[5] The U.S. population of 2014 is almost 320 million (see, so we’re rounding to 300 million.

[6] See data for 2011 (latest year) available at .

[7] See the Fed’s balance sheet of February 26, 2014 and discussion in “Quarterly Report on Federal Reserve Balance Sheet Developments,” Board of Governors of the Federal Reserve System, March 2014. This level remains roughly valid in 2016 also.

[8] See T. Keister and J. McAndrews, “Why Are Banks Holding So Many Excess Reserves?,” Federal Reserve Bank of New York Staff Reports, no. 380, July 2009, for a pre-2014 discussion of U.S. excess reserves. See for numerical values of 2014 in the Eurozone.

[9] See

[10] In C. L. Evans, “Are We There Yet?,” Federal Reserve Bank of Chicago speech to AgFirst Farm Credit Bank, September 2013, Mr. Evans notes that the Fed balance sheet stood at $0.8 trillion in August 2007. At the time of his speech, the balance sheet had soared to $3.5 trillion and it now exceeds $4.0 trillion as we discussed in chapter 8. For the definition of “money supply” in this statement, we use “monetary base” – the sum of currency in circulation and reserve balances at the Fed.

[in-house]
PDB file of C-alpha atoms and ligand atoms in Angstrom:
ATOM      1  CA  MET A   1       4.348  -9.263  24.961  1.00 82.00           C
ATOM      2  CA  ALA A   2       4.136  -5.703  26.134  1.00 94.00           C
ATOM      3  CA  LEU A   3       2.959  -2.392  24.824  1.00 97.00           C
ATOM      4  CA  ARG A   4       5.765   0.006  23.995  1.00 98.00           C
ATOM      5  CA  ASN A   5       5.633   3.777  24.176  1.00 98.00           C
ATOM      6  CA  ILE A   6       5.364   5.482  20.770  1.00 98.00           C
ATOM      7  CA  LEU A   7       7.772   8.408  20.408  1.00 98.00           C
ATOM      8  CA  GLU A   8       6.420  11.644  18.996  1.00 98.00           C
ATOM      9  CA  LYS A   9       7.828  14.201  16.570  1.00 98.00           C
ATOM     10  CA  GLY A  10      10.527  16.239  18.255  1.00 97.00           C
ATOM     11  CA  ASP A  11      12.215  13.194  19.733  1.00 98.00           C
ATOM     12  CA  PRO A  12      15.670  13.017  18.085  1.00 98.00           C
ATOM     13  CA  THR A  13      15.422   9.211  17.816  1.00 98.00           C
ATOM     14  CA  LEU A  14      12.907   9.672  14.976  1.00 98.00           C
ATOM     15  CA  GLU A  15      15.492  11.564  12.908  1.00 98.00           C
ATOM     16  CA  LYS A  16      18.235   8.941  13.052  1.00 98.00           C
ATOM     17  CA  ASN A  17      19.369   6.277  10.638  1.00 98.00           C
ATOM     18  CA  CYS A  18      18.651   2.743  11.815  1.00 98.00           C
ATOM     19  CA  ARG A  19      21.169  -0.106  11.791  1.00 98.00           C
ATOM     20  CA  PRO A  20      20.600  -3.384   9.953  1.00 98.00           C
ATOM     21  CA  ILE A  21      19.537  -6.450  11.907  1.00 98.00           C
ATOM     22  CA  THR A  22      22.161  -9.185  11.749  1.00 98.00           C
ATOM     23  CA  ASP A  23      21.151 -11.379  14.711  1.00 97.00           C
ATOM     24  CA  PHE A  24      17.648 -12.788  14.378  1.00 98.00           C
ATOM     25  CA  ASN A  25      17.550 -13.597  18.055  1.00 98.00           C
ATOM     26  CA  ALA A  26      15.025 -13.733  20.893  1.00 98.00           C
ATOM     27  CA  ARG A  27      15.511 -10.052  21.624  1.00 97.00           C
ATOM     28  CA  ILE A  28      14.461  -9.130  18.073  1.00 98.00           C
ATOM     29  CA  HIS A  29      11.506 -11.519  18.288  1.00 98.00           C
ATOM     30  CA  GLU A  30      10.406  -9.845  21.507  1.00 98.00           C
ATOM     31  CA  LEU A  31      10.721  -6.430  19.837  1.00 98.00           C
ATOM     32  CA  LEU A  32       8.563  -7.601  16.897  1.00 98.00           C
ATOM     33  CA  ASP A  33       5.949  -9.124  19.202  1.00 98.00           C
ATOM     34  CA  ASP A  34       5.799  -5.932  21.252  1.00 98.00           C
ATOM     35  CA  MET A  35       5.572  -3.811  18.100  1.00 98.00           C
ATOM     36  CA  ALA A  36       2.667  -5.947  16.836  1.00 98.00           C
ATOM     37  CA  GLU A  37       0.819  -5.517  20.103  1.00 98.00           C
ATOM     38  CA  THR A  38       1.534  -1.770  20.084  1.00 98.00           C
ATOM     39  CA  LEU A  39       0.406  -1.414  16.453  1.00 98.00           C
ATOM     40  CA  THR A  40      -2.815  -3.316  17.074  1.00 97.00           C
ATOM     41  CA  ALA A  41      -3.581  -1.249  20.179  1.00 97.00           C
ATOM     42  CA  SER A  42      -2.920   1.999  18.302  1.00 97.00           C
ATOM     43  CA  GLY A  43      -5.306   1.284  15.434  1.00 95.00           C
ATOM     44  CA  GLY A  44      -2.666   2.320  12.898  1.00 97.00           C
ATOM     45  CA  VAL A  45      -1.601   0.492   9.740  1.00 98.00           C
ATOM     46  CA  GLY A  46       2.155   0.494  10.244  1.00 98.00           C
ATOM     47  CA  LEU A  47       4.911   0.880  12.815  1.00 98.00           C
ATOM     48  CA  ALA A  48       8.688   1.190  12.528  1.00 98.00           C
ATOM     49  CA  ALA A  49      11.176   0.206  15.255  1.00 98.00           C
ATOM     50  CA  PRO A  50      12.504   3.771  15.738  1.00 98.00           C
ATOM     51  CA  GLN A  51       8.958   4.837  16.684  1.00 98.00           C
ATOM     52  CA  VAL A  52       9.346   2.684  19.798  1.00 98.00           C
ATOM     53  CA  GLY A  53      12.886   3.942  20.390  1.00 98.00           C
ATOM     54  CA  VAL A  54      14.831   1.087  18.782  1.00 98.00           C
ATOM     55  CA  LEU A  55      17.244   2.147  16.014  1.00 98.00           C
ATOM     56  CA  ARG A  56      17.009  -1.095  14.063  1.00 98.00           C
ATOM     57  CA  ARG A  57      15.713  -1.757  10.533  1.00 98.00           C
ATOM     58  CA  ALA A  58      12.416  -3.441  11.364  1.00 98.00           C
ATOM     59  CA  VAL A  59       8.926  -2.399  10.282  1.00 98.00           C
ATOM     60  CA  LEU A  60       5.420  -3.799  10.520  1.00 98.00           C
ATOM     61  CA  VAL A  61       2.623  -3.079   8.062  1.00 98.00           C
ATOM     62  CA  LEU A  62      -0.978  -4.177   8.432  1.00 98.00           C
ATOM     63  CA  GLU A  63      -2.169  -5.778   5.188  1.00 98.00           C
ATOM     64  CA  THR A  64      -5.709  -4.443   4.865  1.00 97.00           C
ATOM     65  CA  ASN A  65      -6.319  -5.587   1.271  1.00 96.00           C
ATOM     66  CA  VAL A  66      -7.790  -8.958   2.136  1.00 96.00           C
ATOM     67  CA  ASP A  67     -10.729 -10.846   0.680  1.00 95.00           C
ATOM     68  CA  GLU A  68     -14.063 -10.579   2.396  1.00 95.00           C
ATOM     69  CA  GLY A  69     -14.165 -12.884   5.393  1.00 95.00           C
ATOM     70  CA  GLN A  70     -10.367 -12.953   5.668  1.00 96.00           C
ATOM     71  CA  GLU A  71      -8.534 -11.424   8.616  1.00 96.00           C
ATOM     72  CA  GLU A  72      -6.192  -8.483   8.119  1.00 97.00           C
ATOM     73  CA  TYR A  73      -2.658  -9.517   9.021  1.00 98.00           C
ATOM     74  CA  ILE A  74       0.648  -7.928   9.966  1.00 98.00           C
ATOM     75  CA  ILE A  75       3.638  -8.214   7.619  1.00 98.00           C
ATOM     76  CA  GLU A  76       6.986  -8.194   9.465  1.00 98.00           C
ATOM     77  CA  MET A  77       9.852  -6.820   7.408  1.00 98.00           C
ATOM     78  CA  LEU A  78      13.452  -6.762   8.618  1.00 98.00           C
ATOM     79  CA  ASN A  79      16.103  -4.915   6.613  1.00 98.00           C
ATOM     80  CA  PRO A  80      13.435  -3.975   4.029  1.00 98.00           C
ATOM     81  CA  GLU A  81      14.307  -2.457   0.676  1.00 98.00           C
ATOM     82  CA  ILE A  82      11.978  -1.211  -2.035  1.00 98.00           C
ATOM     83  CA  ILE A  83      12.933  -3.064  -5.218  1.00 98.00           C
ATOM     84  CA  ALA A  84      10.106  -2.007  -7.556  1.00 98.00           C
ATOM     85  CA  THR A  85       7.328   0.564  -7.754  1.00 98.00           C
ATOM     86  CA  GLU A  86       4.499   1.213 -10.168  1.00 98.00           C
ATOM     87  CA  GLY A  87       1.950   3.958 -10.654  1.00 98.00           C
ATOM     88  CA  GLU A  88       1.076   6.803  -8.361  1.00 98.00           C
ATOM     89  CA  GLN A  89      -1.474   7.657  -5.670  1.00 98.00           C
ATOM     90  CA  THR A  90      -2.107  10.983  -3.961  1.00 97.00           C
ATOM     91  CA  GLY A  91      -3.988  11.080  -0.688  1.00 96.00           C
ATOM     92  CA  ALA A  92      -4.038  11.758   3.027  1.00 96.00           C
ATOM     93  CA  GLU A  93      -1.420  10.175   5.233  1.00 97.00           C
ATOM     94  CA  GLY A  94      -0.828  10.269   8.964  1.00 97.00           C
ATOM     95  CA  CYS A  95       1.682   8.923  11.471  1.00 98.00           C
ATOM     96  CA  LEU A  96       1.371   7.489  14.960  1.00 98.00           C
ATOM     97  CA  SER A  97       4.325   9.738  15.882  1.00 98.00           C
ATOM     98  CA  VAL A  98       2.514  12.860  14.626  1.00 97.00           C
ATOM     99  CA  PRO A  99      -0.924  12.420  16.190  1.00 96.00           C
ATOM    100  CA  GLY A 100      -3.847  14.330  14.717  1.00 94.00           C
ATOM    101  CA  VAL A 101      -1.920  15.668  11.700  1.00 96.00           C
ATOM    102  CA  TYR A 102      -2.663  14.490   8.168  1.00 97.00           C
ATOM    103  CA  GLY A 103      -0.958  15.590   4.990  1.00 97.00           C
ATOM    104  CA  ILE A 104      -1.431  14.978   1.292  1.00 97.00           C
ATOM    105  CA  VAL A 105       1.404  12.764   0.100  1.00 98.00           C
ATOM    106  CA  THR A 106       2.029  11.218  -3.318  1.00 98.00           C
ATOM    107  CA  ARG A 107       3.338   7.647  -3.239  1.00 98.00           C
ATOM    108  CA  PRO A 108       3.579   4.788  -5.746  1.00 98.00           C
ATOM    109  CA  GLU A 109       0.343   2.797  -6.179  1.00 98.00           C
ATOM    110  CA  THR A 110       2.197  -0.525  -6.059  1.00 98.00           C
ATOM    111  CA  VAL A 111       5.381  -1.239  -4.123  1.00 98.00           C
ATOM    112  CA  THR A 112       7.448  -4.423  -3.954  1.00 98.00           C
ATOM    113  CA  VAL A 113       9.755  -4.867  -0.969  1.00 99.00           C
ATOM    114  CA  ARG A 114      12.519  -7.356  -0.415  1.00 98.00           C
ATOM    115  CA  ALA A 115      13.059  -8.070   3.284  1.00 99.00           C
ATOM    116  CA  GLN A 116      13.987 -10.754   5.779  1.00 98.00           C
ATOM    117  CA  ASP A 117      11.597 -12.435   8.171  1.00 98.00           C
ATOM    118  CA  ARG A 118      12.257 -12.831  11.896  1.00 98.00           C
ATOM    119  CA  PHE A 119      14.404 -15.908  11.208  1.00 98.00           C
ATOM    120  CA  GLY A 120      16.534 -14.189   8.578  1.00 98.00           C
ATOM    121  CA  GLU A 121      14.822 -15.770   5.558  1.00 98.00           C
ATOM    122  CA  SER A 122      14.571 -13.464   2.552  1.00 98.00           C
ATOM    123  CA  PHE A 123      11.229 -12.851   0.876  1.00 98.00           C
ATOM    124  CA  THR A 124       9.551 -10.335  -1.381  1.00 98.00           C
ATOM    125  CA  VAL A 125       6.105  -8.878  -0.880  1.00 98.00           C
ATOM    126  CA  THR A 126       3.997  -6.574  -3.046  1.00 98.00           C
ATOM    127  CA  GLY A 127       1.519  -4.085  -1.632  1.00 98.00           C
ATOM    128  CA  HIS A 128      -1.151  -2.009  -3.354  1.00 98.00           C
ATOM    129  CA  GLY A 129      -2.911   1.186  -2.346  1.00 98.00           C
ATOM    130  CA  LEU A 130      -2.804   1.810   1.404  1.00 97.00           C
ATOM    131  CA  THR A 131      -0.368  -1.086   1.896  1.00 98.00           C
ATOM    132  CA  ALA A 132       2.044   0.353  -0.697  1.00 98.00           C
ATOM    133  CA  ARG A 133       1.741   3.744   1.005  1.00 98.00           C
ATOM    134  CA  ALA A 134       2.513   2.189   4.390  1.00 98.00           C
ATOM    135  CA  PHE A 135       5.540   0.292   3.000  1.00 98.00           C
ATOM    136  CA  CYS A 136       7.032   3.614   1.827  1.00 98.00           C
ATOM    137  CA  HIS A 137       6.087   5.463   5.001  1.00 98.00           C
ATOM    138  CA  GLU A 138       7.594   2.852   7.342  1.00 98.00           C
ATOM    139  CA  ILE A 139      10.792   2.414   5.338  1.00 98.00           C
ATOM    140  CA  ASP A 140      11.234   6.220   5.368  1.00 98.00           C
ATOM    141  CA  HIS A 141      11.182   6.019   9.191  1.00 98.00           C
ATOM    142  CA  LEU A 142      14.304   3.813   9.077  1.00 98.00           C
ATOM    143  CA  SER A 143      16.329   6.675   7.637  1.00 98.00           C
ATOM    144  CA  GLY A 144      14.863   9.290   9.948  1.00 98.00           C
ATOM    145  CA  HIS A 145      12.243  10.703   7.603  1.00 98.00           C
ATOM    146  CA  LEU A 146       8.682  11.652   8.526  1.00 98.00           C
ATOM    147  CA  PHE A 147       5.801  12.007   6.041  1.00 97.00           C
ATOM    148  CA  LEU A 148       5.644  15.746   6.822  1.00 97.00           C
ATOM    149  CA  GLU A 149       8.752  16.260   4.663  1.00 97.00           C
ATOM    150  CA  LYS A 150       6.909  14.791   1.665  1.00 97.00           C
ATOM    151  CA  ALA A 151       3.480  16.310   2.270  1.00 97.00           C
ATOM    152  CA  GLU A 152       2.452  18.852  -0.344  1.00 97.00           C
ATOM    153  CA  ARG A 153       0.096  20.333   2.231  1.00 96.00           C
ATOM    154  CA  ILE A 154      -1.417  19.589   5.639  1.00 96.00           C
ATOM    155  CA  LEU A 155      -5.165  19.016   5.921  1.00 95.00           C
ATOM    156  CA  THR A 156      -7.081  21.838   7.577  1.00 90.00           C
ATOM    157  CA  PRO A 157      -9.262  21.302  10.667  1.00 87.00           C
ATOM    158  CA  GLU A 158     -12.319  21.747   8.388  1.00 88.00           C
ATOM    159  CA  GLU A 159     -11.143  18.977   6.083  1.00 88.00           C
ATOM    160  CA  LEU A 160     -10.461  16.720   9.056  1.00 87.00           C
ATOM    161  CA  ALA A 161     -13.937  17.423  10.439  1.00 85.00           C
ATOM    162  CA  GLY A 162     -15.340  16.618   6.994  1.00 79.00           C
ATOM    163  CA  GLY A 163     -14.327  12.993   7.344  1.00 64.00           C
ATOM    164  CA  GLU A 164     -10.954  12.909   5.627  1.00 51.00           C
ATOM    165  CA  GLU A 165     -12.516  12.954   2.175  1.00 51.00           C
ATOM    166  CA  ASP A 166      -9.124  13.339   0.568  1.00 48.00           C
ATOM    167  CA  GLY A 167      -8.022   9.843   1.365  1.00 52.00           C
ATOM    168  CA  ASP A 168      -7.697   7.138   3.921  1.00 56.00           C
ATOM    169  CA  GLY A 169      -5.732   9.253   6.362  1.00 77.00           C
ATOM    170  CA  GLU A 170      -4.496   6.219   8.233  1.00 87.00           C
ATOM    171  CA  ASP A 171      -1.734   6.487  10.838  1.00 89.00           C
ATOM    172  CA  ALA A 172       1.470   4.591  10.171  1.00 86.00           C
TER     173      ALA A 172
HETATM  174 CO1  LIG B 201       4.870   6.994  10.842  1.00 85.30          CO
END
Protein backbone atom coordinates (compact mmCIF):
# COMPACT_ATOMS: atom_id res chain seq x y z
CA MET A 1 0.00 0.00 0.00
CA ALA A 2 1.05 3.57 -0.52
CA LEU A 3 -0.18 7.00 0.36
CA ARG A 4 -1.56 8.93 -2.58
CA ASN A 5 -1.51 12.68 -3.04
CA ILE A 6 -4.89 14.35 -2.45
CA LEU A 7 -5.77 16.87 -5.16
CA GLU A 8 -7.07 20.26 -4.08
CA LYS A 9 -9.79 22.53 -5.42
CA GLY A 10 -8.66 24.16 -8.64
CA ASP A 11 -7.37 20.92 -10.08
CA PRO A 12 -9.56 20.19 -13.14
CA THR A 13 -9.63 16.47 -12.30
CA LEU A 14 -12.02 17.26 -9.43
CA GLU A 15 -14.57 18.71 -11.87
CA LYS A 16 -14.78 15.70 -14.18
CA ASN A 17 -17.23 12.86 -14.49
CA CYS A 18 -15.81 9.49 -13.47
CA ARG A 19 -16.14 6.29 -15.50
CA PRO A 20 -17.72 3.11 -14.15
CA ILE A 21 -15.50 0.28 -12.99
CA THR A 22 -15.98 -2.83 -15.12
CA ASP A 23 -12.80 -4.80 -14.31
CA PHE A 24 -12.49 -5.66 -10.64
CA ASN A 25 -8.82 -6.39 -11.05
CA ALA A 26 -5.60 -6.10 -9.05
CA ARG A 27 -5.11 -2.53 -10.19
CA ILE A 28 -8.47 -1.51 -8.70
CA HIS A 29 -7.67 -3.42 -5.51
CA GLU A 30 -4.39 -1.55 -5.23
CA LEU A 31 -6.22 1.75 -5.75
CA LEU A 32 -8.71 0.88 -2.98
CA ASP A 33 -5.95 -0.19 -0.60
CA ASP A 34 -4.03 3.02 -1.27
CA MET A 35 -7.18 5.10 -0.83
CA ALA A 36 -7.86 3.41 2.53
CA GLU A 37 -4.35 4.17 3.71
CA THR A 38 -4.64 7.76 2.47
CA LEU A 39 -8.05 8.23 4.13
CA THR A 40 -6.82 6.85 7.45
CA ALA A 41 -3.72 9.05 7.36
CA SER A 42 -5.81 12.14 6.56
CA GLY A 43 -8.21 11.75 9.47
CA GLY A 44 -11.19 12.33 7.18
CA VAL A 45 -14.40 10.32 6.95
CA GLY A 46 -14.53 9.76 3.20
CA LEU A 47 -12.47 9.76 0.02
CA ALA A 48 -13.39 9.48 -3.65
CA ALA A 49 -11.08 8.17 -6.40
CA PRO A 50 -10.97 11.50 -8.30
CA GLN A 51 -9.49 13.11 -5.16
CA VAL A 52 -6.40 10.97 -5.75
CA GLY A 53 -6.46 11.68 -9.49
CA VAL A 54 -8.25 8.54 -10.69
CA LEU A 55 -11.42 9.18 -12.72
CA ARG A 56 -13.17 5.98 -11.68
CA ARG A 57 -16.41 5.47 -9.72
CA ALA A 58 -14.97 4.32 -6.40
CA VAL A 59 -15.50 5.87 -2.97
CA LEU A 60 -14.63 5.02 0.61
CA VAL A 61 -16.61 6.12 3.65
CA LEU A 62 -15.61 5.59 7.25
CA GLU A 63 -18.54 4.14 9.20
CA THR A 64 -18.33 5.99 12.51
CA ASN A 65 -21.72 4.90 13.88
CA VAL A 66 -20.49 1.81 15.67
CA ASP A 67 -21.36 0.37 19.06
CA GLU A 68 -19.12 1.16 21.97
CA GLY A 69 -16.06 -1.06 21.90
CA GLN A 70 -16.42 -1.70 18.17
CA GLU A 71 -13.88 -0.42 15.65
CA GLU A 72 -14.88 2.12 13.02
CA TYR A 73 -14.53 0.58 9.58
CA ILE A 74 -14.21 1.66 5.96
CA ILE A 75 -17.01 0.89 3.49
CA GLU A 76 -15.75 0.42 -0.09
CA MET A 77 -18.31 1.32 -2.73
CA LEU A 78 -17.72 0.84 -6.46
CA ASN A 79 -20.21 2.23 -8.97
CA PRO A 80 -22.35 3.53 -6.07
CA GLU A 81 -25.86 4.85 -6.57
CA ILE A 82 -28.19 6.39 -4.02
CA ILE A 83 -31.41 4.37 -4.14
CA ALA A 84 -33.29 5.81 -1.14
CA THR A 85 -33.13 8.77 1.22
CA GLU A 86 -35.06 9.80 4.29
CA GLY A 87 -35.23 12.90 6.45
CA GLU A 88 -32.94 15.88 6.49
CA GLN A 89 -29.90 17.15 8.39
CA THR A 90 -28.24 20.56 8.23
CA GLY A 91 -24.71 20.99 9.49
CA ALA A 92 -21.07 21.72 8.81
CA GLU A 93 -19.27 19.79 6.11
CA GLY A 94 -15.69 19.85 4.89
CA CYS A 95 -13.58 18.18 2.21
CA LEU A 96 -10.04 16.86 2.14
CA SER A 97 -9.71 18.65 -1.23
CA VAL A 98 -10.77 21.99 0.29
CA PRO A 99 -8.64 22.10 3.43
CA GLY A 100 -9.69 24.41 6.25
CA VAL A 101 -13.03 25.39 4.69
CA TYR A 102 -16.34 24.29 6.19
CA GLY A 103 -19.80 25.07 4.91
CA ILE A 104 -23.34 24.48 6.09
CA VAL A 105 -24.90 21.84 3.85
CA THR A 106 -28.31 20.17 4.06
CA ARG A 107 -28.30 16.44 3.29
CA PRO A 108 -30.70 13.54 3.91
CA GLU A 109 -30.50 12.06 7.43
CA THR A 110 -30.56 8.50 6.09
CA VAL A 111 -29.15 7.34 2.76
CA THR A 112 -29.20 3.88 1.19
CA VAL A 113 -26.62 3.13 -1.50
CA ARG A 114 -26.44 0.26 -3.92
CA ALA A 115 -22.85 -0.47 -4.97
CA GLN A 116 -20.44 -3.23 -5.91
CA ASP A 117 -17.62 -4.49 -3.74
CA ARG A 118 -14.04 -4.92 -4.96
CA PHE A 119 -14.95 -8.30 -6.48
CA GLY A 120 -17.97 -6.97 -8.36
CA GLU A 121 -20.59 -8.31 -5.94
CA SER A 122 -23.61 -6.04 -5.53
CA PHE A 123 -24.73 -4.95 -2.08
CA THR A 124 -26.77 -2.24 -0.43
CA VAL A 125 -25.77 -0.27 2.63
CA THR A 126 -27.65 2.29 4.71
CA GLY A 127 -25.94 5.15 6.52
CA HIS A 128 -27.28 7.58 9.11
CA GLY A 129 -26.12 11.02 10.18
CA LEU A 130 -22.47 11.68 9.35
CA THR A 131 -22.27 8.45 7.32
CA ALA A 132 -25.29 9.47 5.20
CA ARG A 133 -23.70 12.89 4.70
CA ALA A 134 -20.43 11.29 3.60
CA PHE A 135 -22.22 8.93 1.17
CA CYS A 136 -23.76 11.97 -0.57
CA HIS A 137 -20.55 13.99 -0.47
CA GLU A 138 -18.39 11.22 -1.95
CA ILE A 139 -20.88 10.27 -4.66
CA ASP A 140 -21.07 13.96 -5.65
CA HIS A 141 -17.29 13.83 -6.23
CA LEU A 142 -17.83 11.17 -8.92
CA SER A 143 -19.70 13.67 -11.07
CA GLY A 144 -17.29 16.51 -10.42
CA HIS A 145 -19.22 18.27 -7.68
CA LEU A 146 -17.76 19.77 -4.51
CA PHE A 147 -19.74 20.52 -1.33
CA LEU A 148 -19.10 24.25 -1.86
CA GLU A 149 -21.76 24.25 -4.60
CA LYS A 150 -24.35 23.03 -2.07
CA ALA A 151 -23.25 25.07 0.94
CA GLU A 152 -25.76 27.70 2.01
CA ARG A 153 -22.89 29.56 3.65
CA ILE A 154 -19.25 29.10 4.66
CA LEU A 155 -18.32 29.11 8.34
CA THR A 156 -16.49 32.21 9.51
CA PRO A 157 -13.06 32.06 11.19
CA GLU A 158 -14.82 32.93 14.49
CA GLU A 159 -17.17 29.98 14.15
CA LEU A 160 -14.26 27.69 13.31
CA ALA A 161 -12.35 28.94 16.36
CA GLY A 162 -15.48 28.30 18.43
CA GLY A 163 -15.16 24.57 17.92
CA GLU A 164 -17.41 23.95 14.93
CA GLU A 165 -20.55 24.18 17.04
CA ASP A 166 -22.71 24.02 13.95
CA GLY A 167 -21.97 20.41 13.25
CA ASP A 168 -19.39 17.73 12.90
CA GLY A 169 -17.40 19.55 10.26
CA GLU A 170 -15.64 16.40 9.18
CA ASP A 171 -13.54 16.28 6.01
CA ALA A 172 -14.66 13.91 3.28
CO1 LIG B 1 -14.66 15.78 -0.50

[11] The term “OMO” also includes the reverse process of a central bank selling government debt securities it already owns and “destroying” the money it receives.


Joe Pimbley
Joe Pimbley
Joe is Principal of Maxwell Consulting, a firm he founded in 2010. Joe is expert in complex financial instruments, financial risk management (certified as FRM by the Global Association of Risk Professionals), valuation, structured products, derivatives, and quantitative algorithms. His recent and current engagements include financial risk management advisory, valuation and credit underwriting for structured and other financial instruments, and litigation testimony and consultation. In a prominent engagement from 2009 to 2010, Joe served as a lead investigator for the Examiner appointed by the Lehman bankruptcy court to resolve numerous issues pertaining to history’s largest bankruptcy. Joe and his colleagues discovered Repo 105 and also reported the critical importance of pledged collateral mishaps and mischaracterizations to the Lehman failure. Joe holds a Ph.D. in Theoretical Physics and is a co-author of Banking on Failure (2014), Simple Money (2013), and Advanced CMOS Process Technology (1989). He serves on several corporate and academic Boards, has written more than thirty finance articles, presented more than sixty finance seminars, and holds numerous patents for engineering inventions.